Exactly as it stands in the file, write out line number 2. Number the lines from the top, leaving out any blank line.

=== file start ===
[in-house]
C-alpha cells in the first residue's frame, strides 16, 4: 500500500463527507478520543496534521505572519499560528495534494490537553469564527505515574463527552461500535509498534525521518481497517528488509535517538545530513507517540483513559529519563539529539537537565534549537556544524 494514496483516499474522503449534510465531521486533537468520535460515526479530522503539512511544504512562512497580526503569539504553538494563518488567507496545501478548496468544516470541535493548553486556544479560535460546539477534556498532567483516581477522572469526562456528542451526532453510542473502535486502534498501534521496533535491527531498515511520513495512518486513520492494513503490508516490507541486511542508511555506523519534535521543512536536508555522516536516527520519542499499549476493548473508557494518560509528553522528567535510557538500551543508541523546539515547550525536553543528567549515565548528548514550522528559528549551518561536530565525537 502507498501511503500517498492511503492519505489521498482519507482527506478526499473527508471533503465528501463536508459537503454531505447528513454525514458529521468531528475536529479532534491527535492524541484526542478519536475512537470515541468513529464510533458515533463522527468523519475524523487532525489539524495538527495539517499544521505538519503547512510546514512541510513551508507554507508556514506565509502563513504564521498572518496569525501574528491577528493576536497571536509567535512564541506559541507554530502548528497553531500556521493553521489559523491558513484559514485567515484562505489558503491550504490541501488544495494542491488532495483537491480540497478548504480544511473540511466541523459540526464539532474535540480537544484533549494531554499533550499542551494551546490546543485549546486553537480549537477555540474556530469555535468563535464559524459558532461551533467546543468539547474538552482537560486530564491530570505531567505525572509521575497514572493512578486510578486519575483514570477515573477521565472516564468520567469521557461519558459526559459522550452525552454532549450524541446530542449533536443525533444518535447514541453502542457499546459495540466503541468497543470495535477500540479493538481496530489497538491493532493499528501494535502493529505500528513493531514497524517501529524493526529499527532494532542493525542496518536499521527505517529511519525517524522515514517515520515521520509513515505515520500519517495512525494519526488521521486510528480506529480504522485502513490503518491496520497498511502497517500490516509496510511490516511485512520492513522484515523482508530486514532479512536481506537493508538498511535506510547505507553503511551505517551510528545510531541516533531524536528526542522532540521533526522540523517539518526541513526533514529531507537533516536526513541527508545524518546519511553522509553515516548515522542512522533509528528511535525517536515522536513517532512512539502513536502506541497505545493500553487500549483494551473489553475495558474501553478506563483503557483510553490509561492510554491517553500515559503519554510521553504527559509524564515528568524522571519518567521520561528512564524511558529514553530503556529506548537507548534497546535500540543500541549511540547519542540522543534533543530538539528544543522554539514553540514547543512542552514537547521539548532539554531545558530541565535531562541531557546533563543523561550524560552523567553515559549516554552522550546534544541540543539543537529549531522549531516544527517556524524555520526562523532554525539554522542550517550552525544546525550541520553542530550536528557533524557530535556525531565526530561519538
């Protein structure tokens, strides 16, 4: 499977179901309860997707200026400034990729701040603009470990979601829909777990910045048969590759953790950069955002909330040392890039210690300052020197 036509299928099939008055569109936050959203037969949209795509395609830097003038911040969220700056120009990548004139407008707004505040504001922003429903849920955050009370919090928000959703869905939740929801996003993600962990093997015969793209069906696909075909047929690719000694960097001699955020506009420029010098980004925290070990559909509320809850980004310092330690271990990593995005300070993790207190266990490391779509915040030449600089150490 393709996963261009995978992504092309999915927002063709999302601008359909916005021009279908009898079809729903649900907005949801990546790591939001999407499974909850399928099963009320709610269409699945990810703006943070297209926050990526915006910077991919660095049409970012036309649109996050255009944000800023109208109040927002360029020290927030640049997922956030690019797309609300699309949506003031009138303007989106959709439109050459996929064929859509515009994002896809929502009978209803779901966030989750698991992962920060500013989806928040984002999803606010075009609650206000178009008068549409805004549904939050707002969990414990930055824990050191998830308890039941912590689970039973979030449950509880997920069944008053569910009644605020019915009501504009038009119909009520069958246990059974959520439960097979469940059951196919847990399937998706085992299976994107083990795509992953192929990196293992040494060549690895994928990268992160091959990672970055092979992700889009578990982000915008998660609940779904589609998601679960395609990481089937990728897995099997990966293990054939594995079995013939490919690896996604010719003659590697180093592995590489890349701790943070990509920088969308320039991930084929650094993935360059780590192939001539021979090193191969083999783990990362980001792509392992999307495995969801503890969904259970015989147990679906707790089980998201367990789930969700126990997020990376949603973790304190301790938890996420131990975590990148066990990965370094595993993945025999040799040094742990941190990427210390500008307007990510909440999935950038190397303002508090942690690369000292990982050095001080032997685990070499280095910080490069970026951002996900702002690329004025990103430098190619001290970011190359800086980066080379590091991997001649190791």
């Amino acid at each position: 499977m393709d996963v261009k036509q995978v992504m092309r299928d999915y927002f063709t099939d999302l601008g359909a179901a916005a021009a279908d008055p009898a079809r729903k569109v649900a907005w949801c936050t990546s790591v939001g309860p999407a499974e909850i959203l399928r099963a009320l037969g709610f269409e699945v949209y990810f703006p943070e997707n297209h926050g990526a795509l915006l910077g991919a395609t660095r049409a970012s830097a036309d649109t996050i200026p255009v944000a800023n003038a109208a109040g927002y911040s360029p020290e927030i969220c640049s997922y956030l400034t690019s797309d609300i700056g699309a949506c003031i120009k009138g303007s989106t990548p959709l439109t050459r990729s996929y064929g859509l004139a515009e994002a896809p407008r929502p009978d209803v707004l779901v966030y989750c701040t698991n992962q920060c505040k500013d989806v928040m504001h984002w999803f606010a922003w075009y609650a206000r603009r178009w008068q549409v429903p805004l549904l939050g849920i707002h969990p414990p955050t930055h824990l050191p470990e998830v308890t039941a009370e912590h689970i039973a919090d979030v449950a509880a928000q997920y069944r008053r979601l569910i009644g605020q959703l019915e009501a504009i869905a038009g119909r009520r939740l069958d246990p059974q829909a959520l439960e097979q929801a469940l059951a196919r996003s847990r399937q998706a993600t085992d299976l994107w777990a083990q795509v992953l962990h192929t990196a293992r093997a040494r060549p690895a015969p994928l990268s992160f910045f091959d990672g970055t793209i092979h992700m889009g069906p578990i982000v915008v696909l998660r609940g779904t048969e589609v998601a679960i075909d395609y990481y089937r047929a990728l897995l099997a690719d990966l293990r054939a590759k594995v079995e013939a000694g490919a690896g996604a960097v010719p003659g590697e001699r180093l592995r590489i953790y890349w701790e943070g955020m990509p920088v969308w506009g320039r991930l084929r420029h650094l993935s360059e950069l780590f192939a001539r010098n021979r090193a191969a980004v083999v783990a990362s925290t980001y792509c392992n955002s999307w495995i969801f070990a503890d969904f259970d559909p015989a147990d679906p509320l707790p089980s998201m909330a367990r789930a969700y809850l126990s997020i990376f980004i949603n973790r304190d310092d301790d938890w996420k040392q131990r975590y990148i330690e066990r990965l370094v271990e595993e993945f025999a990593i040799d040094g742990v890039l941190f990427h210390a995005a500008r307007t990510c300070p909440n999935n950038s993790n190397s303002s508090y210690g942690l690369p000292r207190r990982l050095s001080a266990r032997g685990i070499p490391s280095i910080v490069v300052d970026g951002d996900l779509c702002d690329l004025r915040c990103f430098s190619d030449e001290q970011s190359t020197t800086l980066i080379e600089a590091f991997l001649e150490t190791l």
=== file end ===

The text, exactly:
C-alpha cells in the first residue's frame, strides 16, 4: 500500500463527507478520543496534521505572519499560528495534494490537553469564527505515574463527552461500535509498534525521518481497517528488509535517538545530513507517540483513559529519563539529539537537565534549537556544524 494514496483516499474522503449534510465531521486533537468520535460515526479530522503539512511544504512562512497580526503569539504553538494563518488567507496545501478548496468544516470541535493548553486556544479560535460546539477534556498532567483516581477522572469526562456528542451526532453510542473502535486502534498501534521496533535491527531498515511520513495512518486513520492494513503490508516490507541486511542508511555506523519534535521543512536536508555522516536516527520519542499499549476493548473508557494518560509528553522528567535510557538500551543508541523546539515547550525536553543528567549515565548528548514550522528559528549551518561536530565525537 502507498501511503500517498492511503492519505489521498482519507482527506478526499473527508471533503465528501463536508459537503454531505447528513454525514458529521468531528475536529479532534491527535492524541484526542478519536475512537470515541468513529464510533458515533463522527468523519475524523487532525489539524495538527495539517499544521505538519503547512510546514512541510513551508507554507508556514506565509502563513504564521498572518496569525501574528491577528493576536497571536509567535512564541506559541507554530502548528497553531500556521493553521489559523491558513484559514485567515484562505489558503491550504490541501488544495494542491488532495483537491480540497478548504480544511473540511466541523459540526464539532474535540480537544484533549494531554499533550499542551494551546490546543485549546486553537480549537477555540474556530469555535468563535464559524459558532461551533467546543468539547474538552482537560486530564491530570505531567505525572509521575497514572493512578486510578486519575483514570477515573477521565472516564468520567469521557461519558459526559459522550452525552454532549450524541446530542449533536443525533444518535447514541453502542457499546459495540466503541468497543470495535477500540479493538481496530489497538491493532493499528501494535502493529505500528513493531514497524517501529524493526529499527532494532542493525542496518536499521527505517529511519525517524522515514517515520515521520509513515505515520500519517495512525494519526488521521486510528480506529480504522485502513490503518491496520497498511502497517500490516509496510511490516511485512520492513522484515523482508530486514532479512536481506537493508538498511535506510547505507553503511551505517551510528545510531541516533531524536528526542522532540521533526522540523517539518526541513526533514529531507537533516536526513541527508545524518546519511553522509553515516548515522542512522533509528528511535525517536515522536513517532512512539502513536502506541497505545493500553487500549483494551473489553475495558474501553478506563483503557483510553490509561492510554491517553500515559503519554510521553504527559509524564515528568524522571519518567521520561528512564524511558529514553530503556529506548537507548534497546535500540543500541549511540547519542540522543534533543530538539528544543522554539514553540514547543512542552514537547521539548532539554531545558530541565535531562541531557546533563543523561550524560552523567553515559549516554552522550546534544541540543539543537529549531522549531516544527517556524524555520526562523532554525539554522542550517550552525544546525550541520553542530550536528557533524557530535556525531565526530561519538